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Trial for Mongolian Couple Accused of "Evil Cult Practice", Spectators Assaulted for Asking a Question During Court Proceedings



June 20, 2006
New York





On June 12, 2006, over a year after they were first detained, Dr. Naguunbilig and his wife Ms. Daguulaa stood trial for “practicing an evil cult”, “advocating idealism and superstition”, “conducting illegal business”, and “printing and distributing illegal publications.” Both Naguunbilig, a prominent Mongolian physician and psychiatrist, and Daguulaa, who worked as his assistant, were arrested at his “Inner Mongolian Aztai Mongol Senior’s Health Center” in Hohhot City on the evening of June 7, 2005, for practicing what the authorities called a “Mongolian version of Falun Gong”. The health center was forcibly shut down following his arrest.

Security personnel from the Detention Center of the Inner Mongolian Security Bureau (内蒙古公安厅看守所)escorted Naguunbilig into the Hohhot Municipality Intermediate People’s Court in China’s Inner Mongolia Autonomous Region for the open trial; personnel from the Hohhot City Detention Center No.1 呼和浩特市第一看守所escorted Daguulaa. Both were in handcuffs. A lawyer retained by Naguunbilig’s older brother represented both the accused. No information about the lawyer is available.

Some 200 Mongols, most of then the doctor’s patients, colleagues, and employees who chose to come to express respect and support, filled the heavily guarded and monitored courtroom. Ms. Xinna, wife of the well known Mongolian political prisoner Hada, and their son Uiles, were among the court audience. Taking notes during the trial was prohibited, and security personnel confiscated pens, pencils, and notes from those they caught trying to record the proceedings. Each of the two defendants was given 15 minutes to make a statement. Although they were frequently interrupted by the trial judges both strenuously refuted the allegations. Dr. Naguunbilig said that the accusation of practicing an “evil cult,” was not only unfounded but an insult to traditional Mongolian medicine, and added that the trial would have consequences that went well beyond his own case.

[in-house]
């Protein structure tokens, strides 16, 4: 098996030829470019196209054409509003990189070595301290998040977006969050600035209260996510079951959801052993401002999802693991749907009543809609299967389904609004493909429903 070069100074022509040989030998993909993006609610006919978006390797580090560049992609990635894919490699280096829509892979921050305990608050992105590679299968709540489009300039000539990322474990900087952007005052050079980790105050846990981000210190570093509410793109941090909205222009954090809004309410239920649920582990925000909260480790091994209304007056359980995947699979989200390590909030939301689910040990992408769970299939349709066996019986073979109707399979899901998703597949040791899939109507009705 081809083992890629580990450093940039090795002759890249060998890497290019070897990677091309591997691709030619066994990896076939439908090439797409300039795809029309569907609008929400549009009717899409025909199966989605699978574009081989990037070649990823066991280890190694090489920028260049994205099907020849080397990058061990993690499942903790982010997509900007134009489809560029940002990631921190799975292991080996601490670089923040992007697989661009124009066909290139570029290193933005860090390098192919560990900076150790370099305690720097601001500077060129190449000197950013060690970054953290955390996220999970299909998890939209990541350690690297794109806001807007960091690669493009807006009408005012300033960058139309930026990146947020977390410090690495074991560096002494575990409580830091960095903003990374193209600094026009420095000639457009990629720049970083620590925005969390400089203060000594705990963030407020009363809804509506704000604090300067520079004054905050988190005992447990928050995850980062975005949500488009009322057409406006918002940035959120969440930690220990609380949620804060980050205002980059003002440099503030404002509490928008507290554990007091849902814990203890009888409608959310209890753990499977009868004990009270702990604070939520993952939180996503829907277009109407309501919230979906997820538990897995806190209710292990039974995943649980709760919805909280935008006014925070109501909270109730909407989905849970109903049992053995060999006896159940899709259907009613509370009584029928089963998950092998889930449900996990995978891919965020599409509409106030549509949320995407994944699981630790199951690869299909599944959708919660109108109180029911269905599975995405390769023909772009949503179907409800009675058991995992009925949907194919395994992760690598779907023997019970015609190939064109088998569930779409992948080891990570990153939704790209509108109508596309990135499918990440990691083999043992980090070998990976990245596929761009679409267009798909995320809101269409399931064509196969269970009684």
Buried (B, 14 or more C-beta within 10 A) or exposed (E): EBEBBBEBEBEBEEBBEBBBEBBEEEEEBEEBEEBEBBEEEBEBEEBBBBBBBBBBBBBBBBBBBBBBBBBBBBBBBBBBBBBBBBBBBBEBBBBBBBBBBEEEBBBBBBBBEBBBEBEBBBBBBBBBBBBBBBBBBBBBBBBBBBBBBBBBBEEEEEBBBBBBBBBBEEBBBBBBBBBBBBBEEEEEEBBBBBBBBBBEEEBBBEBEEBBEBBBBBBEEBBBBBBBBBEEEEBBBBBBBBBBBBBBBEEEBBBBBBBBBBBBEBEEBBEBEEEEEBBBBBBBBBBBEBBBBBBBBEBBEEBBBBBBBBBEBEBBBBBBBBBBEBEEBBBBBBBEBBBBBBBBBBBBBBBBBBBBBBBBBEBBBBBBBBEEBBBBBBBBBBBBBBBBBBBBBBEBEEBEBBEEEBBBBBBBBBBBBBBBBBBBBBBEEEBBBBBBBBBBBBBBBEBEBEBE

Reports indicate that no solid evidence backed up the charges. Instead, the prosecutor spent more than two hours connecting the defendants to an alleged “illegal qigong practitioner” named Zhang who, reportedly, has not been charged with any breach of law. It was clear that audience members were confused and angered by what they considered to be the prosecutor’s illogical allegations and thought that some clarification was in order. For example, an elderly woman sitting next to Xinna, asked her if Zhang and Naguunbilig were the same person. Xinna then stood up, asked the trial judges if the court was trying Naguunbilig and Daguulaa or qigong practitioner Zhang, and started to leave the courtroom accompanied by her son, Uiles.

Security personnel forcibly intercepted and assaulted the two and held them in a small cell behind the court room from 5:30 to 8:30 PM. for “disturbing court proceedings”. At about 7:00 PM, police officers took Uiles into another room and beat him brutally for some twenty minutes. At 8:30 PM, Xinna was released after agreeing that although she was unaware “speaking at the court is a violation of law,” she agrees she made a mistake in doing so. Uiles was sentenced to 13 days in detention and transferred to the Hohhot City Public Security Detention Center ( 呼和浩特市中级人民法院 ). He is held with seven others in a small cell and pays 25 yuan (approximately U.S.$3.00) per day to cover his expenses. During his stay, Uiles works long hours in the detention center’s kitchen.  

At 5:30 PM, the court adjourned without a ruling on the cases of Naguunbilig and Daguulaa. Speculation continues about the reasons for an open trial. Some suggest three motives, one to show the public that rule of law is the norm in China, another to serve as a warning that harsh treatment awaits those who follow in the footsteps of Naguunbilig and Daguulaa; and a third to monitor who shows up at the trial and who doesn’t.



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